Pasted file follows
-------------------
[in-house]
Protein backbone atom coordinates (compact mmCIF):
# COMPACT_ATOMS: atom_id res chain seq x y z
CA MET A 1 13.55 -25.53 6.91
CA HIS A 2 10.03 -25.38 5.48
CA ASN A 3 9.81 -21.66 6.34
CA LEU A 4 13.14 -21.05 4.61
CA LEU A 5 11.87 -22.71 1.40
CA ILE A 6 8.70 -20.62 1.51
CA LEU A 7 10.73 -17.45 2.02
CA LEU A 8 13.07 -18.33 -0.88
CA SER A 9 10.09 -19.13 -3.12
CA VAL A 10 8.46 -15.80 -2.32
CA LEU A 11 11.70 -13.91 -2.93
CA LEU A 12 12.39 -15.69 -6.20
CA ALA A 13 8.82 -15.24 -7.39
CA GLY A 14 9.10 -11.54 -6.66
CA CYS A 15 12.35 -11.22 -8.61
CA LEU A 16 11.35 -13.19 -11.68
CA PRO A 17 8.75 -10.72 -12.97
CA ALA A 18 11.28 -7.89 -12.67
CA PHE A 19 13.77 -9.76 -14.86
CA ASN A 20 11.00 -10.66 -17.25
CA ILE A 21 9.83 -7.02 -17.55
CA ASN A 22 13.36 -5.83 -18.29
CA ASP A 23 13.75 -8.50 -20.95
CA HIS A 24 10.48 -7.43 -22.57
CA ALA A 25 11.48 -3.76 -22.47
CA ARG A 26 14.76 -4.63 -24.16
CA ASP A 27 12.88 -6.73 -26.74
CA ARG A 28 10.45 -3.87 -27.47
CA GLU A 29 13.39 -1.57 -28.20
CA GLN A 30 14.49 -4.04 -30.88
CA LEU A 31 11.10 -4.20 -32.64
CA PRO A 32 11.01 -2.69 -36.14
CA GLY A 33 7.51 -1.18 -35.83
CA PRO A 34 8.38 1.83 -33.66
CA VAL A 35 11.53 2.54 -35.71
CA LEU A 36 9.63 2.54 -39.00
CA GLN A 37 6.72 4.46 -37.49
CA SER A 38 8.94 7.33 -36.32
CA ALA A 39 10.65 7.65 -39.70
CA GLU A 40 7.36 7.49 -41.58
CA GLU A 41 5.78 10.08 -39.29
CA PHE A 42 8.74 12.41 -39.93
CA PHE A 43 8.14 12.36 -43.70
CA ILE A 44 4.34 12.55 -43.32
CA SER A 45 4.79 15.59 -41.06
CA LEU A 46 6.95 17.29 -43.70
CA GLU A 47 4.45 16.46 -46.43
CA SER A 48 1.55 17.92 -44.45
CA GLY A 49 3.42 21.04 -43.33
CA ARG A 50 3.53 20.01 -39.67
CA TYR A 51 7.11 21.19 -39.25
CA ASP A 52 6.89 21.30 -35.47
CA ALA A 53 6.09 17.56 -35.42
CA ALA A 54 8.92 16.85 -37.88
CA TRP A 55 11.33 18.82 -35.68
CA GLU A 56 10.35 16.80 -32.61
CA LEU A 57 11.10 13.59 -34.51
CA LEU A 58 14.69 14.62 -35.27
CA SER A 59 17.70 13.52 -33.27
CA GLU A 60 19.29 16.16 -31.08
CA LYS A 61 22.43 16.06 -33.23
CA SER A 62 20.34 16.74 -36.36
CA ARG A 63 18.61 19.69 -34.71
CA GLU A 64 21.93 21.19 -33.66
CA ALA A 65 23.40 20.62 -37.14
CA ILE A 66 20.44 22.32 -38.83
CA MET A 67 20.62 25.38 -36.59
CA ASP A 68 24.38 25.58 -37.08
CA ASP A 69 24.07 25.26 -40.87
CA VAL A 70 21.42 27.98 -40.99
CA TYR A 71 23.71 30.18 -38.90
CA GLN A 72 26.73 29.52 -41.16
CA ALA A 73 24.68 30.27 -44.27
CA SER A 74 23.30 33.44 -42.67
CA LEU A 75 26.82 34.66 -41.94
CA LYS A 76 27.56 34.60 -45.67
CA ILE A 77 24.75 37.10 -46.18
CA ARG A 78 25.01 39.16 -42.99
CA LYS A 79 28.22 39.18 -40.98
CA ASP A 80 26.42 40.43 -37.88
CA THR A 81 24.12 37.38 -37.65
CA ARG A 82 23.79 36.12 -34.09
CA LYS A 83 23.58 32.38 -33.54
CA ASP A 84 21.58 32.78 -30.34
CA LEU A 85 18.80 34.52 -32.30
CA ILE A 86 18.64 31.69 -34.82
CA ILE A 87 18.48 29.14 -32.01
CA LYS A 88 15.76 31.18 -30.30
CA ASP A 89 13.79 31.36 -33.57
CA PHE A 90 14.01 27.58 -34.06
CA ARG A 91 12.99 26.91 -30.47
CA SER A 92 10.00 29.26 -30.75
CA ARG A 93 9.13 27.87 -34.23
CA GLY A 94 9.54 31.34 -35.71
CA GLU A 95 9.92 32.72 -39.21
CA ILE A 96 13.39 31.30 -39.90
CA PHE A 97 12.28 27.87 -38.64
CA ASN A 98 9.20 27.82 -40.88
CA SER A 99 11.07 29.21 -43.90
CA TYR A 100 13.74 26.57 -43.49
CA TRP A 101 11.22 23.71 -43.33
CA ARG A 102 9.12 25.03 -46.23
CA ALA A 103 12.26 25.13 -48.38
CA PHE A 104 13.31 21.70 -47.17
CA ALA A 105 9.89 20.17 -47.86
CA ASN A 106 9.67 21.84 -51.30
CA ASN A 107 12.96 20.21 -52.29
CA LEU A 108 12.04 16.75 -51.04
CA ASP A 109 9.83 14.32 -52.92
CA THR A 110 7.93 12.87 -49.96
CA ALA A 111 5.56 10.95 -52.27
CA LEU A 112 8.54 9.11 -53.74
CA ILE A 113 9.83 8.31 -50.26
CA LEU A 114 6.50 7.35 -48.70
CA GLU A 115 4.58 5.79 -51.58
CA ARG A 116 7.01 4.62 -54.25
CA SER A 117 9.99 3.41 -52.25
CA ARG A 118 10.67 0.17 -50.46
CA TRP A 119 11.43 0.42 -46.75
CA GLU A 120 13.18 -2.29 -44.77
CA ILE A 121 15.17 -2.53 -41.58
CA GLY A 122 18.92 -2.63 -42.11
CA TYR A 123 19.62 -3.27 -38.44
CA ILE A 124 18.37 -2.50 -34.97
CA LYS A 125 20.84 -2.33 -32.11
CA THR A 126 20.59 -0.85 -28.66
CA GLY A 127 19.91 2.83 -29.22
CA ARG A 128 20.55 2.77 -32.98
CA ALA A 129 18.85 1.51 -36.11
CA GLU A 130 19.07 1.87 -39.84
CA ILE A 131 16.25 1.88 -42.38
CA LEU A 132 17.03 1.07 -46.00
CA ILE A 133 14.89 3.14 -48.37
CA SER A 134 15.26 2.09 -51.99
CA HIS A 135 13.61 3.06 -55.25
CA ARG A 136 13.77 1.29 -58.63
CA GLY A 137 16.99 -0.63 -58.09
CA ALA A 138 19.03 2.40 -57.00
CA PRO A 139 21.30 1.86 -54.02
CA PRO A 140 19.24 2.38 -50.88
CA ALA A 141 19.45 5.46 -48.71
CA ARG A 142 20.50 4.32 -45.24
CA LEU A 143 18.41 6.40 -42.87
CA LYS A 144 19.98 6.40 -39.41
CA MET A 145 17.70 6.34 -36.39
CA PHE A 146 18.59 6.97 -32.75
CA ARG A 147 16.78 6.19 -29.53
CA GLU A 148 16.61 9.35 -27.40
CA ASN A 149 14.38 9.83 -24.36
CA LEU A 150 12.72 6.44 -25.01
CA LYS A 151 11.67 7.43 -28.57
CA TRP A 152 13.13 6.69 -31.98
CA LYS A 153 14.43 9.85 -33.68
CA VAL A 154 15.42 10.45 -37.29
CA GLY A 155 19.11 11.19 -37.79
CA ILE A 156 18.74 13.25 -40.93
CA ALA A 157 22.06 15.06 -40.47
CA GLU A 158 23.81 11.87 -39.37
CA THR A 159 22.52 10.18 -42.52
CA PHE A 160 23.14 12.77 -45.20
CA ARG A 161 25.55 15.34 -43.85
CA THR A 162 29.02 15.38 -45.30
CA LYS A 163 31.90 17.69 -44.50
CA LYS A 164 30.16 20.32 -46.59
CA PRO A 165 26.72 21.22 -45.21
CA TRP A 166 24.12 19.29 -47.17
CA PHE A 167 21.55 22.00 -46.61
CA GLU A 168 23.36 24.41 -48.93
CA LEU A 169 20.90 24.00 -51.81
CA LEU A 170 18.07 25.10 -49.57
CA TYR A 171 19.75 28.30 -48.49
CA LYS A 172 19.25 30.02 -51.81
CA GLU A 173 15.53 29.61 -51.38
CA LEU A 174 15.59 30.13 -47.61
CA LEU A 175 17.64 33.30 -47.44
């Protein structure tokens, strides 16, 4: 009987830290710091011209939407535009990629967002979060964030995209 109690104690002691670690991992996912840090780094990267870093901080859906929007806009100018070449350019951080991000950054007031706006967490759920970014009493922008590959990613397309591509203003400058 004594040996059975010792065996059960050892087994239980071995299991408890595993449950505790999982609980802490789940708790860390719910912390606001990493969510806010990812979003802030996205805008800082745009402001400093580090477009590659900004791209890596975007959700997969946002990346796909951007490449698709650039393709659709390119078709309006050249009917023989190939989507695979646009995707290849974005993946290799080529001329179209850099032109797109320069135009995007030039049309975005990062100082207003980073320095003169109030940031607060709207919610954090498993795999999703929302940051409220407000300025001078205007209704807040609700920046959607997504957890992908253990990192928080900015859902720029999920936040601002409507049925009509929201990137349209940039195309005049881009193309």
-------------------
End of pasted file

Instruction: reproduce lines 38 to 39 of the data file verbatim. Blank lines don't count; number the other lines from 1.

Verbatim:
CA VAL A 35 11.53 2.54 -35.71
CA LEU A 36 9.63 2.54 -39.00